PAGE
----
Blood Pressure Med Linked to Increased Risk of Pancreatic Cancer in Postmenopausal Women

MedicalResearch.com Interview with:

Zhensheng Wang, M.P.H., Ph.D. Postdoctoral Associate Duncan Cancer Center-Bondy Baylor College of Medicine Houston, TX, US

Dr. Wang

Zhensheng Wang, M.P.H., Ph.D.
Postdoctoral Associate
Duncan Cancer Center-Bondy
Baylor College of Medicine
Houston, TX

MedicalResearch.com: What is the background for this study?

Response: Our prior research consistently found a significant inverse association between circulating levels of soluble receptor for advanced glycation end products (sRAGE), an anti-inflammatory factor, and risk of pancreatic cancer. It has also been found that sRAGE levels or RAGE signaling are modulated by anti-hypertensive (anti-HT) medications, including angiotensin-converting-enzyme inhibitors (ACEi), β-blockers, and calcium channel blockers (CCBs). These medications have been shown in prior pre-clinical or experimental research to either increase sRAGE concentrations, decrease formation of advanced glycation end-products (AGEs), or dampen pro-inflammatory receptor for AGE (RAGE) signaling pathway. We therefore hypothesized that there would be an inverse association between use of anti-HT medications and risk of developing pancreatic cancer.

Pancreatic cancer is a major public health concern in the United States, as it is the 4th leading cause of cancer-related mortality with an estimated of 43,090 deaths in 2017. Pancreatic cancer typically occurs in elderly individuals who also have chronic comorbid medical conditions, such as hypertension. Anti-HT medication use in individuals ≥ 18 years old has increased from 63.5% in 2001-2002 to 77.3% in 2009-2010, according to the National Health and Nutrition Examination Survey in the U.S. Therefore, it is of great public health significance to address the potential association between anti-HT medication use and risk of pancreatic cancer in the general population.

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Majority of Dialysis Patients Unemployed

MedicalResearch.com Interview with:

Hemodialysis machine Wikipedia image

Hemodialysis machine
Wikipedia image

Dr. Kevin F. Erickson MD, MS
Section of Nephrology and Selzman Institute for Kidney Health
Baylor College of Medicine
Houston, TX

MedicalResearch.com: What is the background for this study?

Response: An amendment to the Social Security Act passed in 1972 made it so nearly every person who develops end-stage renal disease – or ESRD – in the U.S. becomes eligible for Medicare, regardless of their age. At the time the law was passed, the bill’s supporters argued that access to life-sustaining dialysis therapy would enable patients to continue being productive members of society through work and activities at home. While the law has succeeded in providing access to dialysis therapy for many patients who would have otherwise died from kidney failure, it has been less successful at helping patients to continue working. The rate of employment among patients with ESRD who are receiving dialysis in the U.S. is low and has continued to decrease over time, despite both financial benefits from employment and evidence suggesting that patients who are employed experience improved quality of life and sense of wellbeing.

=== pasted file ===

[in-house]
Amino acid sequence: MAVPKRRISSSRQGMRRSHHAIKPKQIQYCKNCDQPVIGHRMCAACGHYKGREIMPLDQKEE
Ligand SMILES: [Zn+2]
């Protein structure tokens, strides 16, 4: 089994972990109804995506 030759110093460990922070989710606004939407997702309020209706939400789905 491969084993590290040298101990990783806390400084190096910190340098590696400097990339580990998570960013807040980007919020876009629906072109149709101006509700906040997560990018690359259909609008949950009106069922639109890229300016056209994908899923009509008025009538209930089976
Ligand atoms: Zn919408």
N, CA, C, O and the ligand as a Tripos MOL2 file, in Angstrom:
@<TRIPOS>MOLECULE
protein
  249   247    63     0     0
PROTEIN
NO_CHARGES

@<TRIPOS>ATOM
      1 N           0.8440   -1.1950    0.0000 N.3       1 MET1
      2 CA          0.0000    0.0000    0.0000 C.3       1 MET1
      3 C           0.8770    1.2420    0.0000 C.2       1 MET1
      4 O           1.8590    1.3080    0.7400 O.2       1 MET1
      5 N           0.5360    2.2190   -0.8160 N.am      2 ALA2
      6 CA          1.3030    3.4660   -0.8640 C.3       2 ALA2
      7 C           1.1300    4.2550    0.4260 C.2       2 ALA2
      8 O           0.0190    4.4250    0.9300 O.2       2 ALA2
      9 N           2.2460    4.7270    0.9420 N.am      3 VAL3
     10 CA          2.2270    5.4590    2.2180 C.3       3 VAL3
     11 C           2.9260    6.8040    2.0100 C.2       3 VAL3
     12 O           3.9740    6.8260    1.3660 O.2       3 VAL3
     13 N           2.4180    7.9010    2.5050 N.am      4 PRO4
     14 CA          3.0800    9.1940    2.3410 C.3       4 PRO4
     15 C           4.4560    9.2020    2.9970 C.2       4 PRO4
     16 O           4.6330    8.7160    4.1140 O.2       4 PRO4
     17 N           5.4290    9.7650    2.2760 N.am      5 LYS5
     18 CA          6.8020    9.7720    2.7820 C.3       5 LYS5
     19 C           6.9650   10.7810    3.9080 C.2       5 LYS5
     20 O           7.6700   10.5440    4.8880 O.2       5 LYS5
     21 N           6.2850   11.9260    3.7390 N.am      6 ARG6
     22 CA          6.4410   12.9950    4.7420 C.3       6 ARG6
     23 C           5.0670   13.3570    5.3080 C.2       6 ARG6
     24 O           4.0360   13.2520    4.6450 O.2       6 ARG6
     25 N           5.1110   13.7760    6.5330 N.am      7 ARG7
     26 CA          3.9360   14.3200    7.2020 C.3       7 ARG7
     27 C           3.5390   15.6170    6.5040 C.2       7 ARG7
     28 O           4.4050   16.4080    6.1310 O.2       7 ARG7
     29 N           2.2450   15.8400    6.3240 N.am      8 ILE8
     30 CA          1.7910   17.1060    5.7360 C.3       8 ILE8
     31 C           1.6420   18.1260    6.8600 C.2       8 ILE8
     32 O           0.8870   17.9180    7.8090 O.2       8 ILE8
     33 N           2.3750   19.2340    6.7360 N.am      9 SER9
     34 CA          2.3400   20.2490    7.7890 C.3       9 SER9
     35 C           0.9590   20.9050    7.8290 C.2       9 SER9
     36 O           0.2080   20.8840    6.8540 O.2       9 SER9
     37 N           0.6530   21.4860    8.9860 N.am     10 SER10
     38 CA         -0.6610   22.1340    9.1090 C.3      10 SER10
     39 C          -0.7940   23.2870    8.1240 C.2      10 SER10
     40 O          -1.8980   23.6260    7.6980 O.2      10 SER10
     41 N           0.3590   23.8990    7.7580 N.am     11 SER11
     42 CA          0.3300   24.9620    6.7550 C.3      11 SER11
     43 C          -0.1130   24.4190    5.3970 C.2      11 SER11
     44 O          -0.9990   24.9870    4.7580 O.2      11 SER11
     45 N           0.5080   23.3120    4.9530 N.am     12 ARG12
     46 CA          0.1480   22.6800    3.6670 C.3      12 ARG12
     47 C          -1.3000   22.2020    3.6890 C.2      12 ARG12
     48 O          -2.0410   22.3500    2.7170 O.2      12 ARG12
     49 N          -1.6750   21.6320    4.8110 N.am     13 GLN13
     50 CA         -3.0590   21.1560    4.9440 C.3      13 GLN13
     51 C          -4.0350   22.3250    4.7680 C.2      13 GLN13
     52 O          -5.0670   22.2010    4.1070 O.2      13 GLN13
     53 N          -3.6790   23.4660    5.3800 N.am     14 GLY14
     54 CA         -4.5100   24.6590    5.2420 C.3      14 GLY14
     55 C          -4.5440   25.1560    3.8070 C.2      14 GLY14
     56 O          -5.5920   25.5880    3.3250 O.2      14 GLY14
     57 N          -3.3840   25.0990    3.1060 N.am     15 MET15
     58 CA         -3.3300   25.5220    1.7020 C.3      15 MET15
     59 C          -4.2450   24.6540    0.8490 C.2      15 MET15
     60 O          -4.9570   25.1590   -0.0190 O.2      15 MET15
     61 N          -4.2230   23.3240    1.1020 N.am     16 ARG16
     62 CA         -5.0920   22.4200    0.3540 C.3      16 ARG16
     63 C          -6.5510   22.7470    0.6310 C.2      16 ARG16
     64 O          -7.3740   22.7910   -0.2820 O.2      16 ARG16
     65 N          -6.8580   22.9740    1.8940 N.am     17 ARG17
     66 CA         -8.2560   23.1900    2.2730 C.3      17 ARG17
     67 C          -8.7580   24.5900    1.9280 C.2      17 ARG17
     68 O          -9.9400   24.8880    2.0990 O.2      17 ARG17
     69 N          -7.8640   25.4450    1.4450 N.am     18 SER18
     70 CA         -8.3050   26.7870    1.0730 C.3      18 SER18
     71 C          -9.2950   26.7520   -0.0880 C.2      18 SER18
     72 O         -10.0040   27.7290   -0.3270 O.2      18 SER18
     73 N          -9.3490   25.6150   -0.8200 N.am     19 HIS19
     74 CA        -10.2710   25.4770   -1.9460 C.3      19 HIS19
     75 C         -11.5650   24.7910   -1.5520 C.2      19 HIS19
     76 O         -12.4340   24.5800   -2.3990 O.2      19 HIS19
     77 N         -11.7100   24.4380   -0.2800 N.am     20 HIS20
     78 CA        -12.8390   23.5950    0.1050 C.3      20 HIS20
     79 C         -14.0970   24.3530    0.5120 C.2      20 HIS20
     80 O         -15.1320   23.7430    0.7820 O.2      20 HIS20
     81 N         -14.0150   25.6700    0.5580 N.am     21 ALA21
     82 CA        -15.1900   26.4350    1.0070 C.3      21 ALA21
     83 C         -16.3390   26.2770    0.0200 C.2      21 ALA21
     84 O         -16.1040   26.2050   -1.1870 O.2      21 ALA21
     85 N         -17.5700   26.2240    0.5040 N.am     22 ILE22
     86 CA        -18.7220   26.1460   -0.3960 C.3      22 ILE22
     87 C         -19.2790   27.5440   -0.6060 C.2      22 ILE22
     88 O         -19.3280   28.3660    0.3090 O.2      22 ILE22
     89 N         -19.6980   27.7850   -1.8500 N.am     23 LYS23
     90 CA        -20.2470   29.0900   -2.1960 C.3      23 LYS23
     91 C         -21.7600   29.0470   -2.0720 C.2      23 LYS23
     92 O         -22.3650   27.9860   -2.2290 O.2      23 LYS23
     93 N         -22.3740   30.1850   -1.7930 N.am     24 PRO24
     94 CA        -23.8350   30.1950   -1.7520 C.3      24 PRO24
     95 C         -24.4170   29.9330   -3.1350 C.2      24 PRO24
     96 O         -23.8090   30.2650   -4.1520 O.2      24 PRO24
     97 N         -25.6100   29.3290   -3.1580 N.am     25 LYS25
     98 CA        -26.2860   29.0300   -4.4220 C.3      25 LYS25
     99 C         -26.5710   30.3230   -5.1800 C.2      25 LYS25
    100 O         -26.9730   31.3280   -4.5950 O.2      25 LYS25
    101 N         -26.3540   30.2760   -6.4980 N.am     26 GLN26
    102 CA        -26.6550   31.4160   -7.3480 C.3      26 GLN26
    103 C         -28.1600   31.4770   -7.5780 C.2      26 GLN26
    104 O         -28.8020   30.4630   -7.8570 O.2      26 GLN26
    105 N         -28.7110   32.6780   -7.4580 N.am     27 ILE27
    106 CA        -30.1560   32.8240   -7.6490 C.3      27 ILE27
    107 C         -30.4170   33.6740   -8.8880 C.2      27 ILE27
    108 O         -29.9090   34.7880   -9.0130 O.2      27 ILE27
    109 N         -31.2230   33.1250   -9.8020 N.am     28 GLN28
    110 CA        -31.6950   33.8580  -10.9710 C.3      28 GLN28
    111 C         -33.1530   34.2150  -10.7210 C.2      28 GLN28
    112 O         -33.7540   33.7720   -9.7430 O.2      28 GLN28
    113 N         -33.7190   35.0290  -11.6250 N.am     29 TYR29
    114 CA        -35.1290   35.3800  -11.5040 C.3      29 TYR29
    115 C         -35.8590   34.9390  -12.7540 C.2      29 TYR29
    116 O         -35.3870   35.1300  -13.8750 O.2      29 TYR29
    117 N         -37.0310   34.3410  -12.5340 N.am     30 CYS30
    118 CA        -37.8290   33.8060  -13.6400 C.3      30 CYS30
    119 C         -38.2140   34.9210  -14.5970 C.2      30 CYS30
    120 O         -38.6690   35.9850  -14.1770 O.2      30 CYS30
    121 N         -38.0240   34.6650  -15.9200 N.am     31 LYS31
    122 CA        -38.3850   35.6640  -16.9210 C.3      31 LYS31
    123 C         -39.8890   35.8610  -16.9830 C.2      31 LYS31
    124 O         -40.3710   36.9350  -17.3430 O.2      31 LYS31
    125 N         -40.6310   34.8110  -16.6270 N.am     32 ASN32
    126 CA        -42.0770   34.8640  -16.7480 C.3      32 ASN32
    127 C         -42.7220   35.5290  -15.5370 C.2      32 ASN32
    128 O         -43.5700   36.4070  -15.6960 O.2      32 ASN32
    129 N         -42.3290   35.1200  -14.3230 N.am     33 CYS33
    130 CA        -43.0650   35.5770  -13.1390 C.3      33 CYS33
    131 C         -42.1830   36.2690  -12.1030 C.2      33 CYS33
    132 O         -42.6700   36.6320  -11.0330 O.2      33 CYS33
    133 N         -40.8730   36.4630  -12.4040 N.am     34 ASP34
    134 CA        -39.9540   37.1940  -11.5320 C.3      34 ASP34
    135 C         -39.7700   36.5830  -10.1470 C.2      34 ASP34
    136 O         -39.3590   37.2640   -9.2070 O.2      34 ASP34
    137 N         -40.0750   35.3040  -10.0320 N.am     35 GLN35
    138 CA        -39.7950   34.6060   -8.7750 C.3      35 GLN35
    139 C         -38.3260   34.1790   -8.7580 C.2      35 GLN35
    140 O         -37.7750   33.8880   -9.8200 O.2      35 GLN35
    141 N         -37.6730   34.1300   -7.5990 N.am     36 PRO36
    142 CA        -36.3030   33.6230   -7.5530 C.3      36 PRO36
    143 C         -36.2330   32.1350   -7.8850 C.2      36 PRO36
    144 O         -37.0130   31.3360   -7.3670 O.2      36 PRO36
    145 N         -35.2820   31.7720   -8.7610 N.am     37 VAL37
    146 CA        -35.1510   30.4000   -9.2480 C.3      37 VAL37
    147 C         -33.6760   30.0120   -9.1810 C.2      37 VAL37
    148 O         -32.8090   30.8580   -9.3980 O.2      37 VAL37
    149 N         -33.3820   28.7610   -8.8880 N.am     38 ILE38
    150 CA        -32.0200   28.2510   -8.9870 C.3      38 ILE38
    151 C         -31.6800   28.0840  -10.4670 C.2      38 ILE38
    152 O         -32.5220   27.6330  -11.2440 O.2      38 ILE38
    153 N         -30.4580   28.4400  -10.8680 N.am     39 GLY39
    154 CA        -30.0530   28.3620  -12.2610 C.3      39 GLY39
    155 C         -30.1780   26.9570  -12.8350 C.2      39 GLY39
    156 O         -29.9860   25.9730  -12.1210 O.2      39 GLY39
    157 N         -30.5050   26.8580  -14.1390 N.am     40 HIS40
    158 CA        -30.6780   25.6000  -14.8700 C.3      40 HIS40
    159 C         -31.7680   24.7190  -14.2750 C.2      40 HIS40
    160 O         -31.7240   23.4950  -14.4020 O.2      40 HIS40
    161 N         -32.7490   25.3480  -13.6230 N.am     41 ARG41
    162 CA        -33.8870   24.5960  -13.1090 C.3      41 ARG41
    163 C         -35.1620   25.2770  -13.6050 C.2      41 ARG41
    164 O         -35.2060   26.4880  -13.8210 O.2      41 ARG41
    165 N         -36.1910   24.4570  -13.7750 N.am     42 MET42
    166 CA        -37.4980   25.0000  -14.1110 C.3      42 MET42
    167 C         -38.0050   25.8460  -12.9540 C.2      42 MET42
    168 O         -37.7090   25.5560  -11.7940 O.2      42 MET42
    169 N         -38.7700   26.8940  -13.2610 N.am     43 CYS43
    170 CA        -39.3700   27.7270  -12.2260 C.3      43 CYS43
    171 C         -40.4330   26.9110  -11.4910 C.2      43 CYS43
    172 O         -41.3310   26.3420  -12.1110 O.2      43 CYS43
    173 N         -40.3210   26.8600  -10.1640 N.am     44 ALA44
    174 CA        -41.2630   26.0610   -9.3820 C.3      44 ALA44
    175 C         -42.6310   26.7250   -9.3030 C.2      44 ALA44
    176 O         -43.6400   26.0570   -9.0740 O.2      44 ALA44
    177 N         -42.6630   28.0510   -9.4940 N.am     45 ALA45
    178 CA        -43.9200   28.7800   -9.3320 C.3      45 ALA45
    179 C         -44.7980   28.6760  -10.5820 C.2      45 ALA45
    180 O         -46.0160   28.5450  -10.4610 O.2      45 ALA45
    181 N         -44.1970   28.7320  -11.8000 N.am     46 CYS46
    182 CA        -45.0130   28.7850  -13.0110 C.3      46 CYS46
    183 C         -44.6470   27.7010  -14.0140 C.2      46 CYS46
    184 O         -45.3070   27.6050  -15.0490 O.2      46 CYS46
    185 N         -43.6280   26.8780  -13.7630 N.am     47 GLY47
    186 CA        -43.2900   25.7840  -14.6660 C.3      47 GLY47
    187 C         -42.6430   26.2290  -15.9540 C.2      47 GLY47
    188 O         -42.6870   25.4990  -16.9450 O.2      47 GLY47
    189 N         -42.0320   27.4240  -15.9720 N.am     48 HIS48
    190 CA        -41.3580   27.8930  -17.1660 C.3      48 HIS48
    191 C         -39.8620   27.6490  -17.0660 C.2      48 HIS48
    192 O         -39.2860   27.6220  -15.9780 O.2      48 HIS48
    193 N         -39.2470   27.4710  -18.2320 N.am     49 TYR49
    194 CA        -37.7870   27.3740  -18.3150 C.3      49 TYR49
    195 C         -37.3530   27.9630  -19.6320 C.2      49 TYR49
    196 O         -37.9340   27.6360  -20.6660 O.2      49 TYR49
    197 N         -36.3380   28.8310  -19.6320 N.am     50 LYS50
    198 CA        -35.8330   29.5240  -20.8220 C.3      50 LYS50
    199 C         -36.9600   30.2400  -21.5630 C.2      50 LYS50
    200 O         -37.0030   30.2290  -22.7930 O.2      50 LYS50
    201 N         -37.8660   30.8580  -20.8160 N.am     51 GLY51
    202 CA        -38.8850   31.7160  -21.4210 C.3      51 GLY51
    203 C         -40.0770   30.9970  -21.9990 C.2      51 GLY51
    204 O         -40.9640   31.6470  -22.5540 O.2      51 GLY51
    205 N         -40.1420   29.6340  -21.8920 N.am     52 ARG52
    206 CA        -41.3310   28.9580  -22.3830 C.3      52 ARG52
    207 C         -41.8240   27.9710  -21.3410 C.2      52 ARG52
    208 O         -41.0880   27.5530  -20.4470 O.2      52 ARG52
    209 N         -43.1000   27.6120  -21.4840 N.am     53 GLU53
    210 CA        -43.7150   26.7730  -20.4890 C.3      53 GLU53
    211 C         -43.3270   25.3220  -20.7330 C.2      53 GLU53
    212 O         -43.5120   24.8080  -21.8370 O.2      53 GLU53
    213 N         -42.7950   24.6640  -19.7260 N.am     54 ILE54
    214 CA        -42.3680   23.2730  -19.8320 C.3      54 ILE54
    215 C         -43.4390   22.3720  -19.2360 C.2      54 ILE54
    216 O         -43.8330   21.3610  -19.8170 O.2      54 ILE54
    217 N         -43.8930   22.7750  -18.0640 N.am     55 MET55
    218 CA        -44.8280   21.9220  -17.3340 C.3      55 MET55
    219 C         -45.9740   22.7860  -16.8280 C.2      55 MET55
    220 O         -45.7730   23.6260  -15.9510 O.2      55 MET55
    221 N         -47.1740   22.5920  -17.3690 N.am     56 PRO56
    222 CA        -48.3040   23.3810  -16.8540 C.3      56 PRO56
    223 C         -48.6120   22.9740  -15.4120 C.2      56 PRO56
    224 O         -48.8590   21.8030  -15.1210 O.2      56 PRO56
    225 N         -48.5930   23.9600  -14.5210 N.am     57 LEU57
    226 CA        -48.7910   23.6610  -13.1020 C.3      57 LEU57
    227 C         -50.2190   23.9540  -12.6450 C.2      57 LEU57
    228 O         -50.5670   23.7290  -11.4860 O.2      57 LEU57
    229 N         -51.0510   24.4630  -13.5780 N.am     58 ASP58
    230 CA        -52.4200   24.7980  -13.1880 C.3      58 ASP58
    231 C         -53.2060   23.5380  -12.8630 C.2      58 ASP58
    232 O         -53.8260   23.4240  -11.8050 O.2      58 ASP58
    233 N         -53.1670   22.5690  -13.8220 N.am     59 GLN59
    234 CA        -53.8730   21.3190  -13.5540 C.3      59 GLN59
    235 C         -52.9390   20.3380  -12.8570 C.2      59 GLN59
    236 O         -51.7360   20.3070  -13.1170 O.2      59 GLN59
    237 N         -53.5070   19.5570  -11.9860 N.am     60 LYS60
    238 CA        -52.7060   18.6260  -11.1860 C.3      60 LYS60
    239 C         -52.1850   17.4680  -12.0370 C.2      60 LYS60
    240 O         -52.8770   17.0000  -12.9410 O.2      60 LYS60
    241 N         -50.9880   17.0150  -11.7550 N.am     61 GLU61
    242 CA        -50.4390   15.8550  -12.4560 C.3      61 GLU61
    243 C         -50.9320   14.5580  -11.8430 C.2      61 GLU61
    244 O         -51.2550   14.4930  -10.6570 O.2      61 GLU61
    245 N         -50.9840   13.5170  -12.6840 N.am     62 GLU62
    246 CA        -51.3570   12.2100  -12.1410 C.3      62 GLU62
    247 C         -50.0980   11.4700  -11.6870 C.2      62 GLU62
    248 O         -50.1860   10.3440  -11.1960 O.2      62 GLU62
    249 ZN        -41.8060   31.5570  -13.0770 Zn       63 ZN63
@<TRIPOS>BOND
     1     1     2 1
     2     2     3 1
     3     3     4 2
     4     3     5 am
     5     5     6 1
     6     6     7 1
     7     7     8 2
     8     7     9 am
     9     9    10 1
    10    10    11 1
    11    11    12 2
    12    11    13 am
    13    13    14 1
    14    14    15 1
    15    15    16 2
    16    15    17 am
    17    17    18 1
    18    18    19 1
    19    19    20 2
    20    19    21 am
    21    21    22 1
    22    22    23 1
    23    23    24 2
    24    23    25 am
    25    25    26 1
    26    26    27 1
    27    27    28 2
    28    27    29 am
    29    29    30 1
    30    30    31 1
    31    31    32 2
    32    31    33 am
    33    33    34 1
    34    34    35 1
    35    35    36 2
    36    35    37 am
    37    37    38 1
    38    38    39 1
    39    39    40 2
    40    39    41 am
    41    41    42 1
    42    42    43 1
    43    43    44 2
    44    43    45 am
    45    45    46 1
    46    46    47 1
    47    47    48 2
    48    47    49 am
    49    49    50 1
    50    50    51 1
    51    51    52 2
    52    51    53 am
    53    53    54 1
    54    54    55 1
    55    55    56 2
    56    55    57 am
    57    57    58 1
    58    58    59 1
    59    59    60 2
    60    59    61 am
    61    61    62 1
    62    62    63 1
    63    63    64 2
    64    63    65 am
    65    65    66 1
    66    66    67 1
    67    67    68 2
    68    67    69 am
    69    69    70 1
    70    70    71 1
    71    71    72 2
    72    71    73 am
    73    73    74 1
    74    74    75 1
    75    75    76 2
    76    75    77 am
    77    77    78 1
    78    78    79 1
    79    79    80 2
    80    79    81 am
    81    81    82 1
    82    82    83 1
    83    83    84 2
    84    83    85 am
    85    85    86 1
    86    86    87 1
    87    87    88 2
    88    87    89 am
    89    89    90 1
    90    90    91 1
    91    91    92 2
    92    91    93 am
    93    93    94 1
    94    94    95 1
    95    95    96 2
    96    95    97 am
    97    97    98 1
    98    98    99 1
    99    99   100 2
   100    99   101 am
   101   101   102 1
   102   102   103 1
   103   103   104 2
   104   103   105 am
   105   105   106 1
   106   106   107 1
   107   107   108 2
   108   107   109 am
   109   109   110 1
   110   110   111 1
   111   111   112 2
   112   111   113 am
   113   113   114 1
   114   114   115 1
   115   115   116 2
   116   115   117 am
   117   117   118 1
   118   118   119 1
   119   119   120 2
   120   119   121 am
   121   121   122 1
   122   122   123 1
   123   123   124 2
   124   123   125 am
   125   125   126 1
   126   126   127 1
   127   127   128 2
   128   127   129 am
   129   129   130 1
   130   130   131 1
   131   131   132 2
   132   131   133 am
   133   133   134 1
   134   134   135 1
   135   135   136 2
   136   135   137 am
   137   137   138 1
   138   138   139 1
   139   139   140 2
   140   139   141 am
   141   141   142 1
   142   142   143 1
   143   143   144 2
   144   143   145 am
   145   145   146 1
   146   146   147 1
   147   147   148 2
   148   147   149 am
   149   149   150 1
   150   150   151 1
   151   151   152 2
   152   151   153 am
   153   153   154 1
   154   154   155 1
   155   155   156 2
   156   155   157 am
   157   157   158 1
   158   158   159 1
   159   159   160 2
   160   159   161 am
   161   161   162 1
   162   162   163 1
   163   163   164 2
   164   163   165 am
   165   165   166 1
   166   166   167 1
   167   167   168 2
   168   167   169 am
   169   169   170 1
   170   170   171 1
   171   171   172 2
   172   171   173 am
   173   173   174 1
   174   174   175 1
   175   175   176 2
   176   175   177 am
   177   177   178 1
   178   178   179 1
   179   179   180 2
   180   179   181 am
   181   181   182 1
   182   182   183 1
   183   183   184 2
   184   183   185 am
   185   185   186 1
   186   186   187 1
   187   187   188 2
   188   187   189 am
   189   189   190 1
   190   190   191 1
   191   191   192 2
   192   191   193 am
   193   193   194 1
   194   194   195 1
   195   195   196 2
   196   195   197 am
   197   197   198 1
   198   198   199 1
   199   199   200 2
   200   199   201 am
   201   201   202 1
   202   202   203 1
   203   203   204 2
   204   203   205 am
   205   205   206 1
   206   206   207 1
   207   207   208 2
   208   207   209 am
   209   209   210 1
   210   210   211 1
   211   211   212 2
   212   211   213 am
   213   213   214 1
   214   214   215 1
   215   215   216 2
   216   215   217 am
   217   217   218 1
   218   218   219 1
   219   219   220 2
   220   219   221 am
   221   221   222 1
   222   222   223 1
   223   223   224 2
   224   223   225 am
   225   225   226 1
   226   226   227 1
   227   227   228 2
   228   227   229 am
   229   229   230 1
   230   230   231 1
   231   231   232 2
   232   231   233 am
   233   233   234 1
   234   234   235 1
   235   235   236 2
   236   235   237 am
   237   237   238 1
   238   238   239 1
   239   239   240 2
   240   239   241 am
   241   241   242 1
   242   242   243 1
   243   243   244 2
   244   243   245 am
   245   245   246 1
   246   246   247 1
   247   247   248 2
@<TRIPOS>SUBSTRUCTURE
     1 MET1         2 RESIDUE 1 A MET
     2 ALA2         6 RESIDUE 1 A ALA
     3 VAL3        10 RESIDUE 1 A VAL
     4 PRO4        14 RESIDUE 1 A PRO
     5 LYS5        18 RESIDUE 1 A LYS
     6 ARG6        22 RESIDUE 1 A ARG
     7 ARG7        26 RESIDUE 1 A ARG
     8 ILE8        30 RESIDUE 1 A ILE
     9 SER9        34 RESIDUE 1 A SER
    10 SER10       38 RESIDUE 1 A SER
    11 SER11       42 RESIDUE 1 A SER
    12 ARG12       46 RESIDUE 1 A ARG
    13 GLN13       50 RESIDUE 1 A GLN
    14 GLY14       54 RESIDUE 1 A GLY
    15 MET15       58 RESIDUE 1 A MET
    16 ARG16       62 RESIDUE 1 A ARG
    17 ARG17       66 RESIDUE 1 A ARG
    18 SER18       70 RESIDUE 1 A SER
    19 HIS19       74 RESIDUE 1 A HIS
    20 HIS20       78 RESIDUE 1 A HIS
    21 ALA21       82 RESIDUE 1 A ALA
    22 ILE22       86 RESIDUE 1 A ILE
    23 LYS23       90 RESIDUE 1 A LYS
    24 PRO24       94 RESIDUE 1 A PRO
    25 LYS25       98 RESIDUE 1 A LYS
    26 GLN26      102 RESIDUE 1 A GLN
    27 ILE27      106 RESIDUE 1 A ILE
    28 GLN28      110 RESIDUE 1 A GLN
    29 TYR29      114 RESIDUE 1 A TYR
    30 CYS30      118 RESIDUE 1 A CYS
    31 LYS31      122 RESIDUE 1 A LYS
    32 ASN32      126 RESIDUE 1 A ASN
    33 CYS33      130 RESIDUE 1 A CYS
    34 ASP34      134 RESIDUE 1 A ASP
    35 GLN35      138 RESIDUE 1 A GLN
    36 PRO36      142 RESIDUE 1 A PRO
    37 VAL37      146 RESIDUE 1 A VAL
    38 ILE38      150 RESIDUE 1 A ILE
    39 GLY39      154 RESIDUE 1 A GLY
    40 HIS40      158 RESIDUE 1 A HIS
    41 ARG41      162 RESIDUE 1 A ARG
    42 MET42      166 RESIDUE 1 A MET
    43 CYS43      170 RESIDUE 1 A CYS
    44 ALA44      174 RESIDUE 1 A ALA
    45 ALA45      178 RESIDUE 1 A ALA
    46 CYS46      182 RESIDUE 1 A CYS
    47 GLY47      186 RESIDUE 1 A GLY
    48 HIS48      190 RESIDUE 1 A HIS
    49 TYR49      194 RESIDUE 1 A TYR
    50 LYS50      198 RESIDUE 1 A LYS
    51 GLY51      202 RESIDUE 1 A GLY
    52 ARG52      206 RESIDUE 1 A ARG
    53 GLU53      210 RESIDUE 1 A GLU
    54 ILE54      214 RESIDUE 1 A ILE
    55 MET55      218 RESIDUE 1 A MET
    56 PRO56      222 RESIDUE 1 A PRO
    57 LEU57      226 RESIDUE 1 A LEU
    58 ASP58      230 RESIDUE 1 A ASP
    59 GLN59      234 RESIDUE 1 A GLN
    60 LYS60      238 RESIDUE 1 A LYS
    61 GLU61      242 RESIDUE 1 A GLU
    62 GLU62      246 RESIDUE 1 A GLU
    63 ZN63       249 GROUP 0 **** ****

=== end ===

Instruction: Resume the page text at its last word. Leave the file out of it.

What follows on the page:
We used a national ESRD registry to examine trends in employment between 1996 and 2013 among patients starting dialysis in the U.S. and in the six months before ESRD. Our goal was to determine whether difficulties that patients face when trying to work begin even before they develop ESRD.

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Sugar Compound In Food Products May Have Encouraged Growth of Dangerous C. diff Bacteria

MedicalResearch.com Interview with:

Professor Robert Britton PhD Therapeutic Microbiology Laboratory Department of Molecular Virology and Microbiology Alkek Center for Metagenomics and Microbiome Research Baylor College of Medicine

Prof. Britton

Professor Robert Britton PhD
Therapeutic Microbiology Laboratory
Department of Molecular Virology and Microbiology
Alkek Center for Metagenomics and Microbiome Research
Baylor College of Medicine

MedicalResearch.com Interview: How would you summarise your findings?

Response: As a brief summary of our work, certain strains of Clostridium difficile have emerged in the past 20 years that have resulted in epidemics worldwide, leading to C. difficile becoming one of the most common causes of hospital acquired infections.  Two ribotypes of C. difficile, RT027 and RT078, emerged as key epidemic ribotypes associated with increased disease prevalence and increased mortality in patients.  We found that both of these ribotypes have acquired the ability to consume the disaccharide trehalose by two completely independent mechanisms.  We further show that trehalose enhances disease severity of C. difficile infection in a manner that requires C. difficile to metabolize trehalose in mice.  We also show that trehalose is present in the distal intestine of mice and humans in concentrations that the RT027 ribotype can metabolize.  Because RT027 and RT078 strains were present in clinics at least 10-20 years prior to their becoming epidemic isolates, we looked where people would acquire trehalose in the diet.